Did you find the end product significantly different from what you had had in your head?
I hadn’t even thought about what I had in my head for it. I mean, I knew Kensington Hall before, as I think a lot of us do. But I think they did a very good job of making it not look as much like Kensington Hall, which was nice. They definitely did the text how I pictured it, because I think it reads for itself with pace and stuff. But I liked a lot of their acting choices, and a lot of their directing choices, and I was super happy with the outcome.
You mentioned you were in the audition process. Tell us a little bit about casting, and how the actors you found ended up shaping the characters that you wrote.
It’s definitely a tough play to cast, because for Sappho, we needed someone very strong and grounded, but she’s not a very likeable character. So we needed it to be someone who the audience could still understand why she was doing these things. So soft, but also strong, which is obviously a hard balance. So we saw a couple of women that maybe could have done the role, but we actually knew Olivia [Croft] from the production we had worked on before. We knew that she could handle the role and that she was super into the same kind of text, and very driven about it. So she was perfect for that.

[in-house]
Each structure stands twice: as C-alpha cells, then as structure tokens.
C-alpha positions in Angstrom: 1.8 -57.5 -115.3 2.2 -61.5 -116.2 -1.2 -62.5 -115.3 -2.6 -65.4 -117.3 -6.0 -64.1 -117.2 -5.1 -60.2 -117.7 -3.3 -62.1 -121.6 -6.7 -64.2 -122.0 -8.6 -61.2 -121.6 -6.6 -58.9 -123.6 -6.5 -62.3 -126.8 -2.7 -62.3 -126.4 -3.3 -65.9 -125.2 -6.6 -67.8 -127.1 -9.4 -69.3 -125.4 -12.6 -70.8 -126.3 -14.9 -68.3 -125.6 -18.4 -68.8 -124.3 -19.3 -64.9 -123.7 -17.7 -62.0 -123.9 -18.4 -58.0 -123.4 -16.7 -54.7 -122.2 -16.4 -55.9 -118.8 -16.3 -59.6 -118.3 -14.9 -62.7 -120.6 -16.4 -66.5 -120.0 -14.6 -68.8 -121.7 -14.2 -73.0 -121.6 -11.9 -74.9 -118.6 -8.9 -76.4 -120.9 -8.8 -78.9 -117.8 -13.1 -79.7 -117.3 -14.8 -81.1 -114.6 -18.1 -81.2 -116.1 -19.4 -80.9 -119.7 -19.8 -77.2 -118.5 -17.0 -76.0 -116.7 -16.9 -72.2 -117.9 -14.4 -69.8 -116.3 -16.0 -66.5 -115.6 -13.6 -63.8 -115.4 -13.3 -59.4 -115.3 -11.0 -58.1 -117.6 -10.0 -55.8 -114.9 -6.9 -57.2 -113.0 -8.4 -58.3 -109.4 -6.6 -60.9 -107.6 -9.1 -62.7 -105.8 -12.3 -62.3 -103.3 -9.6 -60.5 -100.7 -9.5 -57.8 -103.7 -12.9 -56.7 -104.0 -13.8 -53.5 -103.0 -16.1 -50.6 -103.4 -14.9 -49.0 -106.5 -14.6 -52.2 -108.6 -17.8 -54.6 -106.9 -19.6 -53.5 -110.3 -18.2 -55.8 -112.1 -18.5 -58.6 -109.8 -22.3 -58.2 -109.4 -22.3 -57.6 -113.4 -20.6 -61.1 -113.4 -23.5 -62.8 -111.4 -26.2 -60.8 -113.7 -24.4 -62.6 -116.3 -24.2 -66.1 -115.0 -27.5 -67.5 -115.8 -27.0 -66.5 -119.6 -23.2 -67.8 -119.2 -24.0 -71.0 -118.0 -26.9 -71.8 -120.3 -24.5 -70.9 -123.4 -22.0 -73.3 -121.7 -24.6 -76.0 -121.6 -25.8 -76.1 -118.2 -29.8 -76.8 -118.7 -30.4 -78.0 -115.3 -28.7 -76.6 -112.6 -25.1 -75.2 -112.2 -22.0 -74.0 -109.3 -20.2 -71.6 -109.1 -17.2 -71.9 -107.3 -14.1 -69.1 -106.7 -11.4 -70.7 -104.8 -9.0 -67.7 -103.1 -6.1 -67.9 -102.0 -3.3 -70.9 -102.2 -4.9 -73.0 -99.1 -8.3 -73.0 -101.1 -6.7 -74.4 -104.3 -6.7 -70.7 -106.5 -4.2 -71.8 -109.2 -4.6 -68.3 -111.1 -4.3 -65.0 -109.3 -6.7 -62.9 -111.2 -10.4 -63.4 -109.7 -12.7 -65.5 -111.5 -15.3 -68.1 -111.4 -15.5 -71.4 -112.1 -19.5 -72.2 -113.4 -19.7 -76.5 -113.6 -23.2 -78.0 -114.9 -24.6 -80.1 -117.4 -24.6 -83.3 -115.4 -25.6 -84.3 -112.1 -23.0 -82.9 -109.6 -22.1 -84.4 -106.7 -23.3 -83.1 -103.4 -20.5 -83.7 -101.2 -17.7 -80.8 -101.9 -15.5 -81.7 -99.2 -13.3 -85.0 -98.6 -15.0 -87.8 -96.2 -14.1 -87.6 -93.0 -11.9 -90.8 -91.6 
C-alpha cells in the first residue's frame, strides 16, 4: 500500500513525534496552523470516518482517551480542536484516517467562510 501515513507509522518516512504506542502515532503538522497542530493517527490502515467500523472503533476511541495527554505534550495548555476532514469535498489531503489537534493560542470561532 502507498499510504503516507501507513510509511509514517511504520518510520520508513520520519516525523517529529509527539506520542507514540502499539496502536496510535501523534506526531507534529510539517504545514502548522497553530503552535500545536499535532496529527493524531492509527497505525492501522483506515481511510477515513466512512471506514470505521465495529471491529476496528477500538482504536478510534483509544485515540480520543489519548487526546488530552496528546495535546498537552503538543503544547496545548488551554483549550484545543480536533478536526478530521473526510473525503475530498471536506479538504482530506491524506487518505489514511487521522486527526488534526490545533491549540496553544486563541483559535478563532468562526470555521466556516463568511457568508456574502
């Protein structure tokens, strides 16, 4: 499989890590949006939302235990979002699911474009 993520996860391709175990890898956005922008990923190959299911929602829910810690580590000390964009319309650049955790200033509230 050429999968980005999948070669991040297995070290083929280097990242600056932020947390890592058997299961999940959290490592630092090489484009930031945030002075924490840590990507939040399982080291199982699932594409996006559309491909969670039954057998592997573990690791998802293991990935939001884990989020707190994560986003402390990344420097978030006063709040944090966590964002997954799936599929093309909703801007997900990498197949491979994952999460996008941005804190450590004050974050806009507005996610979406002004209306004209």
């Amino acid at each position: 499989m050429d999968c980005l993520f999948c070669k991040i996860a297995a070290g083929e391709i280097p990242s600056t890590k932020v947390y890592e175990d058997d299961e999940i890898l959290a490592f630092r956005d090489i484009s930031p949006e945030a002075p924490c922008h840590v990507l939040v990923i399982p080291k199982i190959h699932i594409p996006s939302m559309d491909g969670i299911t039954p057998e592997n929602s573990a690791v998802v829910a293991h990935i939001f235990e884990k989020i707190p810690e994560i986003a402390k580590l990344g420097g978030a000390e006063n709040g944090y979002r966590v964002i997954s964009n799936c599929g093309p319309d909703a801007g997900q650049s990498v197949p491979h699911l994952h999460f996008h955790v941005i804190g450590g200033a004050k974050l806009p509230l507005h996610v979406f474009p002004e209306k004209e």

The other three were difficult, because we needed people who could be very funny, and fast, but also go into more serious, and realistic moments. So Claren had them read various pieces from the play that could show that. I don’t know what I was expecting, but the three of them were perfect for the roles, and they definitely brought some good energies to the characters that we might not have found with other people. But they definitely made it their own, which was great.
Did you have a favourite moment in the production?